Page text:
As a medical student in the 1980s, James Orbinski spent a year in Rwanda researching children’s HIV. Overwhelmed by the vast scale of suffering there, he returned from the Central African nation forever changed, building a profound career in global humanitarian medicine.
Throughout the 1990s, he worked for aid organization Médecins Sans Frontières (Doctors Without Borders) in several troubled countries, including Rwanda and Somalia. He was MSF’s head of mission in Rwanda during the 1994 genocide – an experience recounted in his 2008 bestseller An Imperfect Offering: Humanitarian Action for the 21st Century. After co-founding the Canadian chapter of MSF in 1990 while pursuing a master’s degree in international relations at U of T, Orbinski served as MSF’s international president from 1998 to 2001.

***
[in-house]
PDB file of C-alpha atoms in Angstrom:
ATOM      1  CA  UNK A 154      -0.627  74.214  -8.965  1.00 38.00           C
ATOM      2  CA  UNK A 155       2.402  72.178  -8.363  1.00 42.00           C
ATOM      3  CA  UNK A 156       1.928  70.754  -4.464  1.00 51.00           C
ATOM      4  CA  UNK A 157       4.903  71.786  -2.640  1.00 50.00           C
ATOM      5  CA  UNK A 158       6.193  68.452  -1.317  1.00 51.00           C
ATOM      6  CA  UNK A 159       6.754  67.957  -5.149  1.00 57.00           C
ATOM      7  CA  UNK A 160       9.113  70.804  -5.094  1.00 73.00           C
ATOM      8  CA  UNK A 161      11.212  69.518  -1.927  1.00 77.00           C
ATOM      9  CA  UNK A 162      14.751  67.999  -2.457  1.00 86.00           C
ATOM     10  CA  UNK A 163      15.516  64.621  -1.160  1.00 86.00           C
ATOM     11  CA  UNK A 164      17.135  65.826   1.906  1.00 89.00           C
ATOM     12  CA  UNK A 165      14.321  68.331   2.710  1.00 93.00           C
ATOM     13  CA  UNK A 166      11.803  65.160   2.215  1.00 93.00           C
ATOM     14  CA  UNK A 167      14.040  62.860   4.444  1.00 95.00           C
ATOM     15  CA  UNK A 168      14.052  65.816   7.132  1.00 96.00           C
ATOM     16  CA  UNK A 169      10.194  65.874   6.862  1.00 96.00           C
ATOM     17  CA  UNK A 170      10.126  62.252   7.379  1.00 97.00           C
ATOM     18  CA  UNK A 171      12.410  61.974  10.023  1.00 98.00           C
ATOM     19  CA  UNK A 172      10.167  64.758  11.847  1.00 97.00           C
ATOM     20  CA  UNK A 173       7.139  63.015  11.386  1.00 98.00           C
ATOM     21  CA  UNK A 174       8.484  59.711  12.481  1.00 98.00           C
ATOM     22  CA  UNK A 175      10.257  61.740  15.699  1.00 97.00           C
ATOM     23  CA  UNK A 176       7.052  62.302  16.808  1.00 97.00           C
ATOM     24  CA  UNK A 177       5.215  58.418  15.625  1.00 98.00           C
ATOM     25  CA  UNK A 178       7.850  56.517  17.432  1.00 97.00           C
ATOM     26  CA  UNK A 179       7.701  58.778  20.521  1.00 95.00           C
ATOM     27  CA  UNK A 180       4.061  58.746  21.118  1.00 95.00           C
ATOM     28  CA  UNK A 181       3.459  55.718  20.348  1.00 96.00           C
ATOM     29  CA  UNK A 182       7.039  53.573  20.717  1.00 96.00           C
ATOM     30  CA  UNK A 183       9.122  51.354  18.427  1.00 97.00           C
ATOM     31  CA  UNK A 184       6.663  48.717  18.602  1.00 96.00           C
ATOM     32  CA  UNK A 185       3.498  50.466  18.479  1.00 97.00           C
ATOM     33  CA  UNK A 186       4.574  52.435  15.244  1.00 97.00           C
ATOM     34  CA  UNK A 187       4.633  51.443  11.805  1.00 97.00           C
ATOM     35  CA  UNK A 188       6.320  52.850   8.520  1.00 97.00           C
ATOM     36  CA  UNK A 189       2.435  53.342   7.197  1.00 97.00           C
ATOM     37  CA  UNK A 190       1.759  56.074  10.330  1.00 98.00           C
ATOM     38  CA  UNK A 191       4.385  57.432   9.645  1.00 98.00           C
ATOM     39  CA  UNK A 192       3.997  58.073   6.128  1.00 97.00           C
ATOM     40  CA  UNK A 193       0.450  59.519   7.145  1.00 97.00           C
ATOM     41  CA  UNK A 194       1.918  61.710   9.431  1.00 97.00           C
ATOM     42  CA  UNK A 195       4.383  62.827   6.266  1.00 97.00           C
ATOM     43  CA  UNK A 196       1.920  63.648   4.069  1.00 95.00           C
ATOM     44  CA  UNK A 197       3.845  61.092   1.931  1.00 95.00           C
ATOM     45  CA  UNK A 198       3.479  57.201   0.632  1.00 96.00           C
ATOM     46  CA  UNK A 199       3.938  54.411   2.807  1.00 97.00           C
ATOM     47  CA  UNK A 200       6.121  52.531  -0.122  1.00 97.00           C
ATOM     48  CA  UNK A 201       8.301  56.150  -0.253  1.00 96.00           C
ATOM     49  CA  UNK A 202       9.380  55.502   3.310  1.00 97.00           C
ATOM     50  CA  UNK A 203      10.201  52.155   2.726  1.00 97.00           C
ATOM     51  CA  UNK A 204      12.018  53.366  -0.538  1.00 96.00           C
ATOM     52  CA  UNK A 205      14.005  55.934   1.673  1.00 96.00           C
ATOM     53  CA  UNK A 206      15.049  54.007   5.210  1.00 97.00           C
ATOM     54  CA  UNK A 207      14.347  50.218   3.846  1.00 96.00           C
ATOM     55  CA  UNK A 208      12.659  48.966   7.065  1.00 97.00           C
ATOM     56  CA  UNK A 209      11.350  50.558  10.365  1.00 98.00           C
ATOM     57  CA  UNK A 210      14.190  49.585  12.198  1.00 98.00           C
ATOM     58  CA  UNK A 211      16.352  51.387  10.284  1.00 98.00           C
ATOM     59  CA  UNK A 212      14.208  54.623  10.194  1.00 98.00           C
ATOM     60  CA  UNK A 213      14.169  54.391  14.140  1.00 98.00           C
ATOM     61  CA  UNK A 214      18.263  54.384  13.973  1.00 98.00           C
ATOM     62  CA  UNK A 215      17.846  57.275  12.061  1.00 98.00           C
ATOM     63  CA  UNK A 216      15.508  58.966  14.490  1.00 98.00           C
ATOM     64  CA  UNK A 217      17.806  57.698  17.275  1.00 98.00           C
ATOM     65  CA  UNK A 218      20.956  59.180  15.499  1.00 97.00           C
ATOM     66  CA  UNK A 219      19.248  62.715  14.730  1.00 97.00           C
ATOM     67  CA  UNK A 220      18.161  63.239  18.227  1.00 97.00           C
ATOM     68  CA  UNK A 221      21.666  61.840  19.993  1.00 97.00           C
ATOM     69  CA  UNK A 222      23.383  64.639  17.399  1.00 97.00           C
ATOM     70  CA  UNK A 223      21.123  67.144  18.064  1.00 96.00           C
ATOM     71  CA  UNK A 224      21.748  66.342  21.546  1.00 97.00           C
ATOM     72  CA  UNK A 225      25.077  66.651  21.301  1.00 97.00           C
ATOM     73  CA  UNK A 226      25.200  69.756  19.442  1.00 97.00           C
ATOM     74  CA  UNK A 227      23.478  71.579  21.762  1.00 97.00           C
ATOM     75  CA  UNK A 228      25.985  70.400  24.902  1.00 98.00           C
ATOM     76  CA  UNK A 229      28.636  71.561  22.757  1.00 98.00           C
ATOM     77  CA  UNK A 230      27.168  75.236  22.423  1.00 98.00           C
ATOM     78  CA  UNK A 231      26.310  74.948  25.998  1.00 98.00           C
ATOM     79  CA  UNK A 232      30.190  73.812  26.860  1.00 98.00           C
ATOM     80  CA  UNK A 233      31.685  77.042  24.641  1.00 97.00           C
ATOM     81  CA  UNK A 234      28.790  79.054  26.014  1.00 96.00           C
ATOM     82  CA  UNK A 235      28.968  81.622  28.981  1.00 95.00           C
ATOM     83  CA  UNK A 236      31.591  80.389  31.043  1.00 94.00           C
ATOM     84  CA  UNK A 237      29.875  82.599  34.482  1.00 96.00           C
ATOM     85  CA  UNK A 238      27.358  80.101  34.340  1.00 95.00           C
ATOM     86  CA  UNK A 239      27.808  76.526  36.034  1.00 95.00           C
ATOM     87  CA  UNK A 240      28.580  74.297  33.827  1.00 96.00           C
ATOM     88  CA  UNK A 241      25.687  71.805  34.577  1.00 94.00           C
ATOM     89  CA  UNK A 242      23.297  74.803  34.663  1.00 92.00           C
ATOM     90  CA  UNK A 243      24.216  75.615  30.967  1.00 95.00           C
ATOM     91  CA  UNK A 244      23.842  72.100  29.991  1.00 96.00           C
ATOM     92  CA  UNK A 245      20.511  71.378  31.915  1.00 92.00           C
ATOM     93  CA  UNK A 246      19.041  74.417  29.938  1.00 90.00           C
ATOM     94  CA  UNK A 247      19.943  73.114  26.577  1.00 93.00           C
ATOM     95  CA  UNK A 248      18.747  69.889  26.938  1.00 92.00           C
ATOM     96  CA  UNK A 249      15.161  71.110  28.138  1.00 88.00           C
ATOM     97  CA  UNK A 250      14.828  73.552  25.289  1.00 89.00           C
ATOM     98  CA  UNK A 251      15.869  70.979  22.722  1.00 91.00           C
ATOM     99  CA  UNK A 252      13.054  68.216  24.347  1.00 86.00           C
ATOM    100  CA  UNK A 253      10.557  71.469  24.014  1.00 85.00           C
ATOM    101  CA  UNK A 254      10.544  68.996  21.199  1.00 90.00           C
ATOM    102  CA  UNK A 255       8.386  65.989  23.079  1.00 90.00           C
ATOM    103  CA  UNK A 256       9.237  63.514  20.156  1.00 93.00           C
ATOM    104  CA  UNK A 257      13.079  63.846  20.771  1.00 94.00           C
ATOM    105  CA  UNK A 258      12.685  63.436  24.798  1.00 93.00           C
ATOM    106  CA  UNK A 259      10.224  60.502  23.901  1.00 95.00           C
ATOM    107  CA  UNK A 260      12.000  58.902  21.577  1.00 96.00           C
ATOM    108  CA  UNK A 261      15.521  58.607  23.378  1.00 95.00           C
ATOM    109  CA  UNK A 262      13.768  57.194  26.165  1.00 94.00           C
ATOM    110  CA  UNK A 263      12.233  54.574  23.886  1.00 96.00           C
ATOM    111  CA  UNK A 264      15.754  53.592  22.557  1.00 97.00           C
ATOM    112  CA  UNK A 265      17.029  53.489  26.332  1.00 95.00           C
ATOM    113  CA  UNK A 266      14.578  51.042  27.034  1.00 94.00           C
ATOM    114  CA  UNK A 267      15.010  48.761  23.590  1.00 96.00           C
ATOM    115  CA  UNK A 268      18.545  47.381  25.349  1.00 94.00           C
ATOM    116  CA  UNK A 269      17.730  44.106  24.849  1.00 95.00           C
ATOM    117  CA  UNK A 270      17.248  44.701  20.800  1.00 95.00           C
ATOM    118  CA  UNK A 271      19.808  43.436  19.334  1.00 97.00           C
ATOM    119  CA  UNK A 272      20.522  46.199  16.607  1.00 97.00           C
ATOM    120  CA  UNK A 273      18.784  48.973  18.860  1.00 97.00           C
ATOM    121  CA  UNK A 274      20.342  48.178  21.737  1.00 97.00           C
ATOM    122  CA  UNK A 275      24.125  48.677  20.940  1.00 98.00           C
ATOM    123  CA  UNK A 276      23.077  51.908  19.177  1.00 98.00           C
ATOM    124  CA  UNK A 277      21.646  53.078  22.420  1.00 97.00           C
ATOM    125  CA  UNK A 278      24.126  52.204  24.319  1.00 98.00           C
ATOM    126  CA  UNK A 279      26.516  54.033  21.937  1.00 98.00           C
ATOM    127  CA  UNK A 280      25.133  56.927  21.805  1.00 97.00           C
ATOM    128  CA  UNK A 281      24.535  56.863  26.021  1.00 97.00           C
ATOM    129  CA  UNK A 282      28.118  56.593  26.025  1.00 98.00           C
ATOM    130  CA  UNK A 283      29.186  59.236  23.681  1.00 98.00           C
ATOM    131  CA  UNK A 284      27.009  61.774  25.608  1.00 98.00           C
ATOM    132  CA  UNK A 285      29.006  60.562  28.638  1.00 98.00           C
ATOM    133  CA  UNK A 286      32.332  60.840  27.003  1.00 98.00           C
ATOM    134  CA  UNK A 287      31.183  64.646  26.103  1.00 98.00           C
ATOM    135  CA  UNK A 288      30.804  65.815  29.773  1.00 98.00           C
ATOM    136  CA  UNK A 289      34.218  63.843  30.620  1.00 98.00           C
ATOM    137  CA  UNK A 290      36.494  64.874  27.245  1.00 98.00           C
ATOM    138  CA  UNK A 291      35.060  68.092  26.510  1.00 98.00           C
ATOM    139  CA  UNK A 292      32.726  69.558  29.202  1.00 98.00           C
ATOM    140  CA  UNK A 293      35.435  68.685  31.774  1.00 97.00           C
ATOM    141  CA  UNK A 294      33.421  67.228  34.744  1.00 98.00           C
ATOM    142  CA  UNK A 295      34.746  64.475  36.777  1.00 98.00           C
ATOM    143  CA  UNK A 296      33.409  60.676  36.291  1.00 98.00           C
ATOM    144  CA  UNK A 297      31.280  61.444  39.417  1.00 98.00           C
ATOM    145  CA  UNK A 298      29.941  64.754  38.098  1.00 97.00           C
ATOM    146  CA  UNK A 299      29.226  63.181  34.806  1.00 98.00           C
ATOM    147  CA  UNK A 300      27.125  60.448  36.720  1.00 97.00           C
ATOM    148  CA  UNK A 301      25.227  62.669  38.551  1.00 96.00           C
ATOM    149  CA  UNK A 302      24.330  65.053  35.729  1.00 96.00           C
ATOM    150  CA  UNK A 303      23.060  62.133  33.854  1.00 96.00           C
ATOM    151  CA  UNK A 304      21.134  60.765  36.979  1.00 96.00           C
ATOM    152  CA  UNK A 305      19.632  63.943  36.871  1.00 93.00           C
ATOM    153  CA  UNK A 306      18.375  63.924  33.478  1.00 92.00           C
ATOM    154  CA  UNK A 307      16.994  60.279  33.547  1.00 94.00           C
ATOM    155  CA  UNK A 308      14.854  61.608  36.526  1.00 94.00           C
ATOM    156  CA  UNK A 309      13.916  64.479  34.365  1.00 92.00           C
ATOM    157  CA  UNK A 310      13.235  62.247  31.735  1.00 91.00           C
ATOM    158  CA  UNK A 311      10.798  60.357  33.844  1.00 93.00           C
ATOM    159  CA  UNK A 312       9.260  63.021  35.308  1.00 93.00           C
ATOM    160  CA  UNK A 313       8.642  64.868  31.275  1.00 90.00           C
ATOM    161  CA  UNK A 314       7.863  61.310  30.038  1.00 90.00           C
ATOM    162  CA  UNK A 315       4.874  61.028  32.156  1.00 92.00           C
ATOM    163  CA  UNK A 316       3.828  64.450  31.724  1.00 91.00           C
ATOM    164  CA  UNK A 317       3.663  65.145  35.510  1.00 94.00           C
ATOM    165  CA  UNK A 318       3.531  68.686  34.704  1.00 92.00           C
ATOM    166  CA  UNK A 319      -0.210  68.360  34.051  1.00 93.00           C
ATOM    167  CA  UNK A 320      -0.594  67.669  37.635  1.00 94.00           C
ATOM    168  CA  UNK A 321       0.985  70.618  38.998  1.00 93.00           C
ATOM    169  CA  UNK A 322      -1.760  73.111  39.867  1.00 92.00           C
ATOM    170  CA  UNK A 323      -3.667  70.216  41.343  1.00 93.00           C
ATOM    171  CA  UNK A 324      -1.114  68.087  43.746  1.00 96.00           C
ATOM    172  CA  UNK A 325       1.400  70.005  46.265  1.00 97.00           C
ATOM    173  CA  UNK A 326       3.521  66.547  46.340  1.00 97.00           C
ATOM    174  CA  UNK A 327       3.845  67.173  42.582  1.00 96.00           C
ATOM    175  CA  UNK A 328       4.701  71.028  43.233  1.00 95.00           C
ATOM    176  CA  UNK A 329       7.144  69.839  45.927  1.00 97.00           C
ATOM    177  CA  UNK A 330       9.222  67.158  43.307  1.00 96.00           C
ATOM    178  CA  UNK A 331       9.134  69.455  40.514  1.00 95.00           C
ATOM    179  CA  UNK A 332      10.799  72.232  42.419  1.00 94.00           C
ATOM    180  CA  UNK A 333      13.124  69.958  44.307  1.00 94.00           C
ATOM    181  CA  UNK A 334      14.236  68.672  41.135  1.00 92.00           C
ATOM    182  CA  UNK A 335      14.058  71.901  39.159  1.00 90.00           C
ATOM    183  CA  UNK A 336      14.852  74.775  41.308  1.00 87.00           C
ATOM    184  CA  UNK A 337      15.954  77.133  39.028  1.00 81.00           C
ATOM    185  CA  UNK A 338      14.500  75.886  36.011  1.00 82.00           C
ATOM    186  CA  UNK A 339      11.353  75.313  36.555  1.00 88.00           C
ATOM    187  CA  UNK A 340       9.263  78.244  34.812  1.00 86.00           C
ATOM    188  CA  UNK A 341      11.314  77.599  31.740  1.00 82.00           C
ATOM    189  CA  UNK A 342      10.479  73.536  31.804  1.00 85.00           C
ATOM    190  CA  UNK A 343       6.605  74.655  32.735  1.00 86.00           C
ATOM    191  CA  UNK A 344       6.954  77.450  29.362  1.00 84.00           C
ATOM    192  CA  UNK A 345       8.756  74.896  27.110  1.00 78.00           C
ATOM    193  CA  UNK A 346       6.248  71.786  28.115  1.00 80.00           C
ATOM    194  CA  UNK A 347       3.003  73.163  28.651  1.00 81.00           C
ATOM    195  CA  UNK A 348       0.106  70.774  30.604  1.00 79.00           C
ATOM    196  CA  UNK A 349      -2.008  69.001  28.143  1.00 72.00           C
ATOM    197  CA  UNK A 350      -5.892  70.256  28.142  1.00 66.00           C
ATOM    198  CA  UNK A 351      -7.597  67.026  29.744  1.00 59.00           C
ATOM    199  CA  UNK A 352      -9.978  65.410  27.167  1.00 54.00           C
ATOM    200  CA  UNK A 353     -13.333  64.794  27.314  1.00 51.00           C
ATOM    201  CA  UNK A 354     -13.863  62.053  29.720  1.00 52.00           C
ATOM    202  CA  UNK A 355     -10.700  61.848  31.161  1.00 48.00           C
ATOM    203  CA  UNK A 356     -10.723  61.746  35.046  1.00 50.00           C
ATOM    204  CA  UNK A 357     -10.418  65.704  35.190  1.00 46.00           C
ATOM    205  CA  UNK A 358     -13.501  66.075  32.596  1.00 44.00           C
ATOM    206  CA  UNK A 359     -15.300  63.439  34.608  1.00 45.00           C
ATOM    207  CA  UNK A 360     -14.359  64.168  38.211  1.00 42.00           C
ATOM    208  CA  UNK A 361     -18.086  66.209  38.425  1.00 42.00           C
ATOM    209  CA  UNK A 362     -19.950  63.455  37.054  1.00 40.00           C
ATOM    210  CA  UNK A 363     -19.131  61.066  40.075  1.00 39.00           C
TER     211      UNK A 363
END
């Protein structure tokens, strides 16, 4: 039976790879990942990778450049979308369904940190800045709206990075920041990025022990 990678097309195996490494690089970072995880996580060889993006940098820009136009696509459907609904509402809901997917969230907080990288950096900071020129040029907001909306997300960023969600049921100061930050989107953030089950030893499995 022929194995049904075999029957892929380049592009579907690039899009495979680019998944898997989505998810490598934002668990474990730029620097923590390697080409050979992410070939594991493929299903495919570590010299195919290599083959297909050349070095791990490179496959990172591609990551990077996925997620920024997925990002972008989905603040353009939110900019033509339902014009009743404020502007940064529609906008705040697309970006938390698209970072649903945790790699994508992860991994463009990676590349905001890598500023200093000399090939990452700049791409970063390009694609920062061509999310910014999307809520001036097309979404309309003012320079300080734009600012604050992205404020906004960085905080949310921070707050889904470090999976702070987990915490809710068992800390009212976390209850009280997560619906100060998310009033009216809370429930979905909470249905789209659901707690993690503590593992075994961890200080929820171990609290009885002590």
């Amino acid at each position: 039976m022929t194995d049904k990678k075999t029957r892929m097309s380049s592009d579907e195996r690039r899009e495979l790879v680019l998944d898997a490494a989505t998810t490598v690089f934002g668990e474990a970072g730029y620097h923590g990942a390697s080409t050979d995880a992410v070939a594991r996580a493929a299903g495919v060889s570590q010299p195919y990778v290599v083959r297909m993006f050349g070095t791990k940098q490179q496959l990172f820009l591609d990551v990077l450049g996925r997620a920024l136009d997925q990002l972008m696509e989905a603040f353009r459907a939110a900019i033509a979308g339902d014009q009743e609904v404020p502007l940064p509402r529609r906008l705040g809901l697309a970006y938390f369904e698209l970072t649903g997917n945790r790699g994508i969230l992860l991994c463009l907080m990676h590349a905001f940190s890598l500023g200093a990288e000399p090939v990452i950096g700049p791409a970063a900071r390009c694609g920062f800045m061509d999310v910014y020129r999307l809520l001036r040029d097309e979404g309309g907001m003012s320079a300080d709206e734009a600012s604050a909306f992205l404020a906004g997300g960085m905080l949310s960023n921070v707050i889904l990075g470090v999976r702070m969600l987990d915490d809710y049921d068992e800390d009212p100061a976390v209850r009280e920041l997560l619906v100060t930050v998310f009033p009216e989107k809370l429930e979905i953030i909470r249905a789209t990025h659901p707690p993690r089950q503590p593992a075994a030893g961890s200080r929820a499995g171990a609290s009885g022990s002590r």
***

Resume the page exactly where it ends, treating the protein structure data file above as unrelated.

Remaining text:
"U of T is a fantastic place of collaboration. There’s an incredible array of scholars, research activities and thinkers; that’s one of the most attractive elements of the University to me."
In 1999, he accepted the Nobel Peace Prize on behalf of MSF. An associate professor of medicine and political science at U of T, Orbinski is also cofounder of Dignitas International, an organization that provides HIV/AIDS prevention, treatment and support in Malawi.